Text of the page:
Is It Time to Stop Doing Business with China?
Chinese Theft of Intellectual Property
China is notorious for stealing the designs and manufacturing hundreds of patented and copyright products and selling them all over the world, including in this country. Among them: Callaway Big Bertha golf clubs, Ikea furniture, Chivas Regal and Johnnie Walker Scotch whiskey, Italian and French wine, luggage, designer clothes, Honda motorcycles, Sony PlayStation games, Cisco Systems router interface cards, even Mitsubishi elevators! Target stores here have been accused of selling bogus Coach bags and two weeks ago, Wal-Mart settled with Fendi for selling counterfeit handbags for up to $525 each.
What’s more, these thieves get off lightly. In March 2005, a Chinese factory was raided and 32,980 counterfeit Zippo lighters were discovered. The factory manager, Zheng Shengfen, was taken to court and the judge fined him $12,500 with no jail sentence.
Quite simply, if you create any kind of desirable product here or abroad, expect to be ripped off by the Chinese. A sampling from my files:
• Films: It is estimated that 90% or more of Hollywood blockbuster movies on DVDs available throughout China and Southeast Asia on city street corners and shops are illegal copies. In 2005 the Motion Picture Association of America estimated that losses to the American film industry amount to $2,689,000,000 annually. For example, on a Thursday in 2005, “Star Wars: Episode III—Revenge of the Sith” opened all across China; pirated disks were being offered everywhere by the following Sunday.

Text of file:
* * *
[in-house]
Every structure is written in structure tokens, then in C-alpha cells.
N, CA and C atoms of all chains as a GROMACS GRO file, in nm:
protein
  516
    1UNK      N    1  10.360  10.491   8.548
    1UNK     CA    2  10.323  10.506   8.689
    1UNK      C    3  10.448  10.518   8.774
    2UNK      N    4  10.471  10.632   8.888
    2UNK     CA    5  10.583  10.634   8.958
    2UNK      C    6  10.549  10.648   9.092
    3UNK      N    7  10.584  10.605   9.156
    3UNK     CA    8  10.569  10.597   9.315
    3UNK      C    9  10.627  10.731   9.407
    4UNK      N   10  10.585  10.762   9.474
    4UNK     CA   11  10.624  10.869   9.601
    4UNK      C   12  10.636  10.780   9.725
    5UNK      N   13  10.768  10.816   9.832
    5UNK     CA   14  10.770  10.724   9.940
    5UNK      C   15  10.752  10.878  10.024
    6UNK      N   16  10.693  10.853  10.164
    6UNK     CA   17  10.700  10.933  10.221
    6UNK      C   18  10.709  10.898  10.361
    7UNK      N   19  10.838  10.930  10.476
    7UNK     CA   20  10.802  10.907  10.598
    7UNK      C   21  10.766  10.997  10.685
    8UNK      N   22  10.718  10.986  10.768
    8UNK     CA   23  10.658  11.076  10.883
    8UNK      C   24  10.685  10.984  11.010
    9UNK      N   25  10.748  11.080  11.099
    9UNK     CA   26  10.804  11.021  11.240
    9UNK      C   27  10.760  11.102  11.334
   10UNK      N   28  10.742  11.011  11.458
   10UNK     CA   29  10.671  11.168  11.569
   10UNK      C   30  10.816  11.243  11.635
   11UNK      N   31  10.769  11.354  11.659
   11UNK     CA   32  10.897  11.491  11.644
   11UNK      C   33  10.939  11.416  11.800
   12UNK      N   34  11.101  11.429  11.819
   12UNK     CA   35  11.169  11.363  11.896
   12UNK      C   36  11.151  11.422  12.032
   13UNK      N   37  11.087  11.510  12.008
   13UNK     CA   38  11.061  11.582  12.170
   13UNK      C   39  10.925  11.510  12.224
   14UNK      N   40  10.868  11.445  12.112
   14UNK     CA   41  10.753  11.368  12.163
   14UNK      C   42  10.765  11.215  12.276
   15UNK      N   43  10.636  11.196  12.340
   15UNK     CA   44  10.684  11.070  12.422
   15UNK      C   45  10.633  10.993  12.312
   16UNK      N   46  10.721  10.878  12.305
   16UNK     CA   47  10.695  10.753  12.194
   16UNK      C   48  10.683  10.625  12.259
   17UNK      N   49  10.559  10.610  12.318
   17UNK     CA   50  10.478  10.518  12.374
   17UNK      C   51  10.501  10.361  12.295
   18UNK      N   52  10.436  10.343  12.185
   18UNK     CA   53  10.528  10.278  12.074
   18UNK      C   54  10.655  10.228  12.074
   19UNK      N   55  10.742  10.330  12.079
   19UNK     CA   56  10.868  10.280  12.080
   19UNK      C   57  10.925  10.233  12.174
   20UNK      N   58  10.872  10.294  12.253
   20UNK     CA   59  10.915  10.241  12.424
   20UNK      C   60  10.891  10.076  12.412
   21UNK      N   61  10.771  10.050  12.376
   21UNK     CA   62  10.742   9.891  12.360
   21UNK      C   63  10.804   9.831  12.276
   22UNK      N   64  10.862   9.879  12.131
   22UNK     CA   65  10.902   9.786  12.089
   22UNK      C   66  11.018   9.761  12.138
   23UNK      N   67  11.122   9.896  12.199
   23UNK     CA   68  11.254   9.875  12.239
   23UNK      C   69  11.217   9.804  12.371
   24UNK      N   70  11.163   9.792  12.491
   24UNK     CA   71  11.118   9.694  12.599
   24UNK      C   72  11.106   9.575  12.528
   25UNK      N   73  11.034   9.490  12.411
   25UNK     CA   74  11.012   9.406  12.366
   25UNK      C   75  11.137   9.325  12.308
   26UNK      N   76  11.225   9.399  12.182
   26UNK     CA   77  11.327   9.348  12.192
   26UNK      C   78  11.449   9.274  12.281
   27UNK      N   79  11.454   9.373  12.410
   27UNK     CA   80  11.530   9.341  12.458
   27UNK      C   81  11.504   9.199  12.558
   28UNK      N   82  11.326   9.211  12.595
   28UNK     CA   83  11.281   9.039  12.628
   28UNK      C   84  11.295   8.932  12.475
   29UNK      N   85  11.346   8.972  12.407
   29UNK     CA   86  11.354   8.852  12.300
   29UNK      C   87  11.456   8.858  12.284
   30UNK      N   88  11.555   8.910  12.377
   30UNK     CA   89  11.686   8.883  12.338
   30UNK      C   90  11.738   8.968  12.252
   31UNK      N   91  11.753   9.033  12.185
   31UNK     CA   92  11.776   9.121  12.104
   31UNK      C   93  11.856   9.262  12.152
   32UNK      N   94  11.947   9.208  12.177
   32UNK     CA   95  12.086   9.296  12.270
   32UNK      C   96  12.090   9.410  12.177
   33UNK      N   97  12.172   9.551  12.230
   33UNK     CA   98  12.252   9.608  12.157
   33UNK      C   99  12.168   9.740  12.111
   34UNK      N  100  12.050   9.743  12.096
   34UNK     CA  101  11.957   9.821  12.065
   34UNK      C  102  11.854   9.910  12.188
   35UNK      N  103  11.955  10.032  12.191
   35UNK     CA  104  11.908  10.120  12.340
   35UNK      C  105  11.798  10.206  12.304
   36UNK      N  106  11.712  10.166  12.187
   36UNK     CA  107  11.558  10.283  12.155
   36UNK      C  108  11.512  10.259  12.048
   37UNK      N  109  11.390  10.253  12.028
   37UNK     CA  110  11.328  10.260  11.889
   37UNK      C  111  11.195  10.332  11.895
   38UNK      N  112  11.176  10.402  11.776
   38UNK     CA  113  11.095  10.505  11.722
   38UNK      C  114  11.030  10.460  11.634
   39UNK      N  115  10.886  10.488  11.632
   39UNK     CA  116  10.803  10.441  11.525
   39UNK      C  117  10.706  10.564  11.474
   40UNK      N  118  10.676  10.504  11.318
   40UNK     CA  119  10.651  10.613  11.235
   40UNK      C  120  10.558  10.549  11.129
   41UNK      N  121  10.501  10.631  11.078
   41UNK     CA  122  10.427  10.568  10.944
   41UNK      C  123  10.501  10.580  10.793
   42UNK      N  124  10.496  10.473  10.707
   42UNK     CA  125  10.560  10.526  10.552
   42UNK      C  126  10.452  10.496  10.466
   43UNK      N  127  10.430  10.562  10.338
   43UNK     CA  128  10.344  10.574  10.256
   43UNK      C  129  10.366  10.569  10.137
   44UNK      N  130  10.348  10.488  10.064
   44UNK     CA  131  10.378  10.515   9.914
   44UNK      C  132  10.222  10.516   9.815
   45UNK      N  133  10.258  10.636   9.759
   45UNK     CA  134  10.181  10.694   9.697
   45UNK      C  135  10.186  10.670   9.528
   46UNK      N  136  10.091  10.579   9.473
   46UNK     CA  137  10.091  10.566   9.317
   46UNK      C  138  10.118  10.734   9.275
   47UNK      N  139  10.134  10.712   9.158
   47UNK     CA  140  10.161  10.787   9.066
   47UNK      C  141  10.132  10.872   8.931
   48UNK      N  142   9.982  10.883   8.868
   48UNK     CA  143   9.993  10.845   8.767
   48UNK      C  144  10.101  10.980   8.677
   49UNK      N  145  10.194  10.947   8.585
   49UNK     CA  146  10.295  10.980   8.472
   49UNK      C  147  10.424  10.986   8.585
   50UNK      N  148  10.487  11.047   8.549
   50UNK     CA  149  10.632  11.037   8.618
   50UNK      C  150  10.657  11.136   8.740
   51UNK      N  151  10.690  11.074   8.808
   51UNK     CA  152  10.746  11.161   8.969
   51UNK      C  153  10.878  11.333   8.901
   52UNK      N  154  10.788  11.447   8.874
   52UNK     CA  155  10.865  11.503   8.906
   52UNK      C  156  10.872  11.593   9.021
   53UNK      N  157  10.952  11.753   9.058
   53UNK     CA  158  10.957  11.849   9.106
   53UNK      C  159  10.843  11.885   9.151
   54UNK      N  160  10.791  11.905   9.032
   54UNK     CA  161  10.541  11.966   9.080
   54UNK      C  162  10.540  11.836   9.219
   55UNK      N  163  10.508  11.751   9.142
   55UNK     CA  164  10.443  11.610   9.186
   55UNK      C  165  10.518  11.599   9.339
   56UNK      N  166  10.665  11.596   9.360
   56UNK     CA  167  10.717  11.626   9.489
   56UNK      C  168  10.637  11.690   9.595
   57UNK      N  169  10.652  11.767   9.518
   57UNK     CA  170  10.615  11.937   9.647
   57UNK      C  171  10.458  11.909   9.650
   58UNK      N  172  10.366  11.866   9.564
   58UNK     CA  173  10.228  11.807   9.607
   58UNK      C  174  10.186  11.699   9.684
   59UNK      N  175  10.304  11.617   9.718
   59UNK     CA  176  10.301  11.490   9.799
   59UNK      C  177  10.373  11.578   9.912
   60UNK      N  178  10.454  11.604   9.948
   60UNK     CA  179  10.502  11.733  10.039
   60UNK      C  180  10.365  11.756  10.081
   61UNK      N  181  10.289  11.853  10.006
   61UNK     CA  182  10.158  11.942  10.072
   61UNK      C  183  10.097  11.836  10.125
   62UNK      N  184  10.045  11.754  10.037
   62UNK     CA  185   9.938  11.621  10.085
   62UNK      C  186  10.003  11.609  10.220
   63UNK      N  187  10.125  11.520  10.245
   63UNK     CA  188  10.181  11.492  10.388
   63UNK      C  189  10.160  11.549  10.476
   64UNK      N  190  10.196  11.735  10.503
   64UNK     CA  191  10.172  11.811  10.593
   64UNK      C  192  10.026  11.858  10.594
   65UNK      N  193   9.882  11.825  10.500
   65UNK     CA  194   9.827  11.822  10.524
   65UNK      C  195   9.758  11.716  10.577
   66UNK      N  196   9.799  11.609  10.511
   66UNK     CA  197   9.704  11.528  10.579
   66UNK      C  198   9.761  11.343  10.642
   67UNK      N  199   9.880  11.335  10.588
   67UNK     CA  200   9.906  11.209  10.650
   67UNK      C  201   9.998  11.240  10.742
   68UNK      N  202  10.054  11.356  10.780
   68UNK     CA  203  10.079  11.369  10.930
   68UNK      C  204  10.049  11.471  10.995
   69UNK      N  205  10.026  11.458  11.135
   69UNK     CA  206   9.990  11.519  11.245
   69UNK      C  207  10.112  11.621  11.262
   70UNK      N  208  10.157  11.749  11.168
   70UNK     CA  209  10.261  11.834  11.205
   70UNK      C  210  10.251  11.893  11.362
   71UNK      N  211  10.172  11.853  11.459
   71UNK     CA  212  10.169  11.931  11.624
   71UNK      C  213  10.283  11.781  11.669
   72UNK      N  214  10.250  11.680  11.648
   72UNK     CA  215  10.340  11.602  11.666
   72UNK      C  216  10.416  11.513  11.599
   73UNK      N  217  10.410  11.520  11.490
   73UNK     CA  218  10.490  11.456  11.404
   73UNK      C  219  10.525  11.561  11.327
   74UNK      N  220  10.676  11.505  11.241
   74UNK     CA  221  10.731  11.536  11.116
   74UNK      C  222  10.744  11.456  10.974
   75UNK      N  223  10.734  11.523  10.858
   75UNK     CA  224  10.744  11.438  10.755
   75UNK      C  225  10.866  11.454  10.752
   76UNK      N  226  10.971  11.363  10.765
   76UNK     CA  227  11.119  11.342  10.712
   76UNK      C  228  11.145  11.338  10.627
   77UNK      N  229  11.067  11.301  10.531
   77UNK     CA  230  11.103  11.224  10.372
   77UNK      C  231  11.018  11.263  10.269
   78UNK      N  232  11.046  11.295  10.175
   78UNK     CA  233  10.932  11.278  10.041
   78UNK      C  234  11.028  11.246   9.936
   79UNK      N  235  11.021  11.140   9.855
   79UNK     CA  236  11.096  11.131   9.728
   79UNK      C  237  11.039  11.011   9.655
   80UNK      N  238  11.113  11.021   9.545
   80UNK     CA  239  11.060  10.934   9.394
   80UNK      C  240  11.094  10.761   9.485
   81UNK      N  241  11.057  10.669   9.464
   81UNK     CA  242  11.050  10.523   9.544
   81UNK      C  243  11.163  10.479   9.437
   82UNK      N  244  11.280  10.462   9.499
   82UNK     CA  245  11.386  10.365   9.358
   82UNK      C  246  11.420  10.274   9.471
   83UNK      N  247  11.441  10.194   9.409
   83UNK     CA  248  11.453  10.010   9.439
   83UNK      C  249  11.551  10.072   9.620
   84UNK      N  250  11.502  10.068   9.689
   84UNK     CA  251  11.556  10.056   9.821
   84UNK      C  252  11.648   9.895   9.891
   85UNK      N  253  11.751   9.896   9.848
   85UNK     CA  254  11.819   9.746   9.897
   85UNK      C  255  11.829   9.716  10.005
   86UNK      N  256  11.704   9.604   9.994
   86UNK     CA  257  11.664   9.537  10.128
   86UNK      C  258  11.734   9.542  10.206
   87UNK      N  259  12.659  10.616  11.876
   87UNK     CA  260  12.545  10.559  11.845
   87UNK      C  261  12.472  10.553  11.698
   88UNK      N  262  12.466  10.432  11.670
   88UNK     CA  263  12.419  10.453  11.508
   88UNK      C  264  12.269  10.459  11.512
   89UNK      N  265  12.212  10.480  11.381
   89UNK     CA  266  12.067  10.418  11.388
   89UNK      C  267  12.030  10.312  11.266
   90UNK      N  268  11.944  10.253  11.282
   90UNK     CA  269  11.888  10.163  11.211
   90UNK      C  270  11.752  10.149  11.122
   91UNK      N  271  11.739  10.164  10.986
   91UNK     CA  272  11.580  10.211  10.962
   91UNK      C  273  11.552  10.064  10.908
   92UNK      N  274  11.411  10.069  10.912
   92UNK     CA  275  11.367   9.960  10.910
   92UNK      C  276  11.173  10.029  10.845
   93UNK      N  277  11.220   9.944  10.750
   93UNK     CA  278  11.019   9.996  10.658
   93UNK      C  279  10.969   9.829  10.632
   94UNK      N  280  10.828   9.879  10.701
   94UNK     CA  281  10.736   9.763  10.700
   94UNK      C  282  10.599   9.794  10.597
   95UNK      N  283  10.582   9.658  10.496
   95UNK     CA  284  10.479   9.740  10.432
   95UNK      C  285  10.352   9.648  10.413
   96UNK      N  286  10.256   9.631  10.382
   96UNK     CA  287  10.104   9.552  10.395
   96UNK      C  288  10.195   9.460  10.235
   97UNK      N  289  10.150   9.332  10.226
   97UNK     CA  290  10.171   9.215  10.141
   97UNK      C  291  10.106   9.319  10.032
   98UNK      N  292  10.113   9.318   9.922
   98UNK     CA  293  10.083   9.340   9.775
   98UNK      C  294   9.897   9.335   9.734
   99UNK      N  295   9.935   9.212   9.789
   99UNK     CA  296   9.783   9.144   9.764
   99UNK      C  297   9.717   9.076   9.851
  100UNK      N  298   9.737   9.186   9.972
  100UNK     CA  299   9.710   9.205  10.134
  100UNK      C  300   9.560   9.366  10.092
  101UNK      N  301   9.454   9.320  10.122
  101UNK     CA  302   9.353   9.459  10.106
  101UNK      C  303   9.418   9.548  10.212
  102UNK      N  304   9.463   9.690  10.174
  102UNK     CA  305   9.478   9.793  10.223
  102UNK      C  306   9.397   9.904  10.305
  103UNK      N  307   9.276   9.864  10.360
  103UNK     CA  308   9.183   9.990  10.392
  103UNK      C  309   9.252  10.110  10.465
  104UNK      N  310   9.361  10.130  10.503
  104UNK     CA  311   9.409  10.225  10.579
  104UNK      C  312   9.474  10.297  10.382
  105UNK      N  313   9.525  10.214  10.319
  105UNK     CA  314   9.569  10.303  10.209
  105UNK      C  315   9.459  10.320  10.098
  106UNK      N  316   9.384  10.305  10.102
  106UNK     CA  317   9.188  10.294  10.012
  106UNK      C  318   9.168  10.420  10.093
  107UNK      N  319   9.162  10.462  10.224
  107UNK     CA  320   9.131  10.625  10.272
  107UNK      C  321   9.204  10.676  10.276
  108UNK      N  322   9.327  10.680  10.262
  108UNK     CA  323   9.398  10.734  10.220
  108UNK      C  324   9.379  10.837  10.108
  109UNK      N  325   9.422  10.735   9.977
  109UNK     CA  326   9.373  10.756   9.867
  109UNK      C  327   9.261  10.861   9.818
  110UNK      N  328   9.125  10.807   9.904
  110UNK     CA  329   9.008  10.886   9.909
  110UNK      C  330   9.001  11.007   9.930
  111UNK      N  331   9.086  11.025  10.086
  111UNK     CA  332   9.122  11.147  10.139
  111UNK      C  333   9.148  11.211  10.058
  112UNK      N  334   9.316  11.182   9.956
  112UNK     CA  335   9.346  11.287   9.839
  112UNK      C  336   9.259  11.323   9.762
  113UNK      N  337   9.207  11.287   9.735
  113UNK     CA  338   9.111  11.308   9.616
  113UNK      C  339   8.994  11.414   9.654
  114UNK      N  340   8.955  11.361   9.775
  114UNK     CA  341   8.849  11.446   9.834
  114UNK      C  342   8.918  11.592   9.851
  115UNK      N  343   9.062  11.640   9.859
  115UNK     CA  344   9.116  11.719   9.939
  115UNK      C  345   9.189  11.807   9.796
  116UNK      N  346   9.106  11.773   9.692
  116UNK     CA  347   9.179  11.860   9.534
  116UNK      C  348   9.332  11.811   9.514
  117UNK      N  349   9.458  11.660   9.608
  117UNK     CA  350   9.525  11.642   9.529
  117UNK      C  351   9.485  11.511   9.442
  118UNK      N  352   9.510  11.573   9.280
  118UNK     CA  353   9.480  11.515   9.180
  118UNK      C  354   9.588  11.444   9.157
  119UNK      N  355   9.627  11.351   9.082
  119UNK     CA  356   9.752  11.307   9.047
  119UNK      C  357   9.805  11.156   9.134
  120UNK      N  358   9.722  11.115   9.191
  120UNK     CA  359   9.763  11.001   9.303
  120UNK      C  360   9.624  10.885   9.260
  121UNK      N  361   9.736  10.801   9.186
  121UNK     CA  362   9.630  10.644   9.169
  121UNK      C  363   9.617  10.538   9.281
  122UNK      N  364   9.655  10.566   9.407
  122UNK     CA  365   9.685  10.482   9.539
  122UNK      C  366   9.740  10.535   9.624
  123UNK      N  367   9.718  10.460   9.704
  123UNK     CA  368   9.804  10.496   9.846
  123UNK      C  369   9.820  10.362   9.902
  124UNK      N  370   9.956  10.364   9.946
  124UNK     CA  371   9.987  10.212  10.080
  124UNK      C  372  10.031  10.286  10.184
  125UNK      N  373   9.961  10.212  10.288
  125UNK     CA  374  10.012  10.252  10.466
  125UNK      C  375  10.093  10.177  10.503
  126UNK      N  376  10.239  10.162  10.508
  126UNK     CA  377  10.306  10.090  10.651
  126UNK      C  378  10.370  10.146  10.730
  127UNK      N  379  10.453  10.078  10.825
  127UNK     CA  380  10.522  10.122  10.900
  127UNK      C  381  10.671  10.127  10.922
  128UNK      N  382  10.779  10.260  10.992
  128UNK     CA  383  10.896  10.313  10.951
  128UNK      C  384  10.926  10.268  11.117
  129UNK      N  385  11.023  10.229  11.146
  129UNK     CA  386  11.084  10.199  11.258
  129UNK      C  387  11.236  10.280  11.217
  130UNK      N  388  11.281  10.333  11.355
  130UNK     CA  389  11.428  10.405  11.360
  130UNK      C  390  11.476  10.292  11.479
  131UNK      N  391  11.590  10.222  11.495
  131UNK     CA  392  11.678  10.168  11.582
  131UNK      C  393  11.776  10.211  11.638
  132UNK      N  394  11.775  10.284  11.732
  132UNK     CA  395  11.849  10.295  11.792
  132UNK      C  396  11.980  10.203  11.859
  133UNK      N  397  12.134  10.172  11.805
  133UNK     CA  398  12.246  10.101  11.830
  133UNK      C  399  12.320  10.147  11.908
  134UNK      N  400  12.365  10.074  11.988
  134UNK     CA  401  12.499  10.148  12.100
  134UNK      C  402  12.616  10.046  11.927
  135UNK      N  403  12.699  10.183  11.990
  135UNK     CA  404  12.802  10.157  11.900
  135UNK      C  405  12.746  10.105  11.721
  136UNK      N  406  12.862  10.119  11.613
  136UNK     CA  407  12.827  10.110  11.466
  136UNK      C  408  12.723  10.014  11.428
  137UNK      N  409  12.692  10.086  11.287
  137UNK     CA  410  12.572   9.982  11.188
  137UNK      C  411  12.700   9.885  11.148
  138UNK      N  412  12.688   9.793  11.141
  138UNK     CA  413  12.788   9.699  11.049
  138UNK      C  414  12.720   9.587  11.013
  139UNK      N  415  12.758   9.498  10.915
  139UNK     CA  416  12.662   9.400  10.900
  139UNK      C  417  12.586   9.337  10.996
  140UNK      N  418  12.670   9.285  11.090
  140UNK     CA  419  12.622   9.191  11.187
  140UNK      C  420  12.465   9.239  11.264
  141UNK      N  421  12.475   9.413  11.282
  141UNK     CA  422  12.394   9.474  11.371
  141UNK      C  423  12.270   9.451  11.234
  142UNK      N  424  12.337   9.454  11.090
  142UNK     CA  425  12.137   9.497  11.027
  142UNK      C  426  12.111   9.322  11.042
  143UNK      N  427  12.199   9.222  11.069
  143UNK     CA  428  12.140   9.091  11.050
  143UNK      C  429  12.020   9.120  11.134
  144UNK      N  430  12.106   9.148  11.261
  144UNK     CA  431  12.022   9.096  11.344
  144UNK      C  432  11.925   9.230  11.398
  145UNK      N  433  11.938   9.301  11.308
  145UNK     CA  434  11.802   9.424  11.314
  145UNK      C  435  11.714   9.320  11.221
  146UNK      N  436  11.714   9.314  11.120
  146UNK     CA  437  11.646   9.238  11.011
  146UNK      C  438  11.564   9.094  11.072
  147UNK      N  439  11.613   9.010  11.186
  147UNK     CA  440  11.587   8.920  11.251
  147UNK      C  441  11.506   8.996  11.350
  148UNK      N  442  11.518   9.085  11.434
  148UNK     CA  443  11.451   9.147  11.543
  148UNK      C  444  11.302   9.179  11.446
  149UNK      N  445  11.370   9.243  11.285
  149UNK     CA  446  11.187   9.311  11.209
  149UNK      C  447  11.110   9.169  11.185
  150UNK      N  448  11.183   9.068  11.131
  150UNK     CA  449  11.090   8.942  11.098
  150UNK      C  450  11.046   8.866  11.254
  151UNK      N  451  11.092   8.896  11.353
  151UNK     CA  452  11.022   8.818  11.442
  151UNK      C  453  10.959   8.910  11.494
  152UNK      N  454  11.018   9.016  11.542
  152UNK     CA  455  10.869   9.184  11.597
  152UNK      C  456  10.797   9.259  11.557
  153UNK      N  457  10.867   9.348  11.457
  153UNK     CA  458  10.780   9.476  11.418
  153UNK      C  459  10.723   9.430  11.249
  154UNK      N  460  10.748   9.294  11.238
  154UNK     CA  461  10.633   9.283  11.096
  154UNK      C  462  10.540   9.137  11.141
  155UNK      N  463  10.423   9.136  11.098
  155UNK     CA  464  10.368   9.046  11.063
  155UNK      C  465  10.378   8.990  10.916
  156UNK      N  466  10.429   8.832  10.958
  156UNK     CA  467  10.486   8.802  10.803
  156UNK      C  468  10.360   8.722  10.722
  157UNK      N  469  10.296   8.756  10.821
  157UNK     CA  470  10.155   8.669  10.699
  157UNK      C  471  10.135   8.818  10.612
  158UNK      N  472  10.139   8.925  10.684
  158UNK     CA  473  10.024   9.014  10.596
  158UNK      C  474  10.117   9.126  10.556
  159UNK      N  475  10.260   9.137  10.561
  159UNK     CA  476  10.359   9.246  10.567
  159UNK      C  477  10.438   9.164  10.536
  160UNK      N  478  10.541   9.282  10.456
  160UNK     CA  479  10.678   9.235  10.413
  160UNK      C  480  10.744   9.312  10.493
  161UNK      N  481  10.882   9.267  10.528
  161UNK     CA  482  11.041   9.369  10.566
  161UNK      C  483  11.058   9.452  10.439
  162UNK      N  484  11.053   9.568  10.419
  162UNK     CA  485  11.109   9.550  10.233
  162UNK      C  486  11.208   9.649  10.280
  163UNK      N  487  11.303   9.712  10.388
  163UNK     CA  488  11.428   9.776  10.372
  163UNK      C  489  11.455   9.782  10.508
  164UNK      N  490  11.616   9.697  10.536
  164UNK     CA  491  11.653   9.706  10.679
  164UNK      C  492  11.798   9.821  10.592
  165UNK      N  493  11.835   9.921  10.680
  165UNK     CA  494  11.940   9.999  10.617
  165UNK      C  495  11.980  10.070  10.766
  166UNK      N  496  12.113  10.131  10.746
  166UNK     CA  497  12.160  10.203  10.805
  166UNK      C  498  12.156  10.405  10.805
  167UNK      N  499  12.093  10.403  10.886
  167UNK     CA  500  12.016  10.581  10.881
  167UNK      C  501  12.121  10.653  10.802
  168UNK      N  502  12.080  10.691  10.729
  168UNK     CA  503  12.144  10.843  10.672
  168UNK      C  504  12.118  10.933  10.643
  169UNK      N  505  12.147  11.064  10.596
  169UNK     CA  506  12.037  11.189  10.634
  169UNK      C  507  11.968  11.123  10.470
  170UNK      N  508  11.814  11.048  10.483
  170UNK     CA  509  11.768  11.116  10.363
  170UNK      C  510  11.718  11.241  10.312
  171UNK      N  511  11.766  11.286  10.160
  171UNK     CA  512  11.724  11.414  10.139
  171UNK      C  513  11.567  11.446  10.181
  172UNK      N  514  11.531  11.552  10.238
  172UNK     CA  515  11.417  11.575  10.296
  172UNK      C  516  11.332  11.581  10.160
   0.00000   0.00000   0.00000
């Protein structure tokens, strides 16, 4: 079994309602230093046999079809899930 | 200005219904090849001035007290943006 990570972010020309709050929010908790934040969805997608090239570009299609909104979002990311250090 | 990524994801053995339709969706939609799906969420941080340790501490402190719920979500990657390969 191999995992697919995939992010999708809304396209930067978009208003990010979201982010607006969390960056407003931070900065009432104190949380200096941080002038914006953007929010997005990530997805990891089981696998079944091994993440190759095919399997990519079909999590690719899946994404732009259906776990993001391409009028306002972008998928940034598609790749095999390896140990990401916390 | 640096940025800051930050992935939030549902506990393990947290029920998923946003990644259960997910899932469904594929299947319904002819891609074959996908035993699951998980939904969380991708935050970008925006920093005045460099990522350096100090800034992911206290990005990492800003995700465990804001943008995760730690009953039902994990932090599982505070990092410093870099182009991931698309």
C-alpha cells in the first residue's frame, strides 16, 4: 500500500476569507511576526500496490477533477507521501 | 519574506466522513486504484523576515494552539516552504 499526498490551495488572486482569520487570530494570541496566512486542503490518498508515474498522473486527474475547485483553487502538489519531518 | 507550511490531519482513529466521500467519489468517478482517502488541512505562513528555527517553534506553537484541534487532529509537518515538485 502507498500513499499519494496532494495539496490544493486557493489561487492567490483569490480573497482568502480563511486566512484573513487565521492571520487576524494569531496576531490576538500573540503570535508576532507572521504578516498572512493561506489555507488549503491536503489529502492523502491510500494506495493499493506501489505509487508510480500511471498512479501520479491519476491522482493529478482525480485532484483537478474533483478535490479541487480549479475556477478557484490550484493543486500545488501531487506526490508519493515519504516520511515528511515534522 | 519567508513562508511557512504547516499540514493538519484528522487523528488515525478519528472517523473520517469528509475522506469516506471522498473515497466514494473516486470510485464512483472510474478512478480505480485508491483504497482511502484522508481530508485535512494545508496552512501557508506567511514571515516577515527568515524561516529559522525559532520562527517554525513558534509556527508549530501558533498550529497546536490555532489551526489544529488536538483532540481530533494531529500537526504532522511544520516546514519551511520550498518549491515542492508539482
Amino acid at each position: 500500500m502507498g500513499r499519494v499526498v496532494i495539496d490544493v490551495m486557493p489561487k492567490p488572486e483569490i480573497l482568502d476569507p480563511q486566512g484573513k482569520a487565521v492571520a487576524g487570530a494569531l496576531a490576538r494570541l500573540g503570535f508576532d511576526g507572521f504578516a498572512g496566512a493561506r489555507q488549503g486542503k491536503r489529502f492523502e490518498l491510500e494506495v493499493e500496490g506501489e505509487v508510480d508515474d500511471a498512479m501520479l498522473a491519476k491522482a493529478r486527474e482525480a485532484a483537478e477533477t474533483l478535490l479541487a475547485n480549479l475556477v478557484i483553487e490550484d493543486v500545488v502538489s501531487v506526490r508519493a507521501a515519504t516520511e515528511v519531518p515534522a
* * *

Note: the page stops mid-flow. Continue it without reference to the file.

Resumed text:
• CDs: According to Tim Phillips, author of “Knockoff: The Deadly Trade in Counterfeit Goods,” one out of every three CDs and DVDs sold in the world is a counterfeit and the hub of this thievery is China.
• Books: In 2007, the Association of American Publishers estimated that Chinese piracy of books cost American publishers $52 million. “An unauthorized Chinese version of ‘Harry Potter and the Half-Blood Prince’ was on sale Sunday in Beijing,” wrote Howard W. French in The New York Times, “just two weeks after the book appeared in English and almost three months ahead of the planned October launch of the official Chinese-language edition.”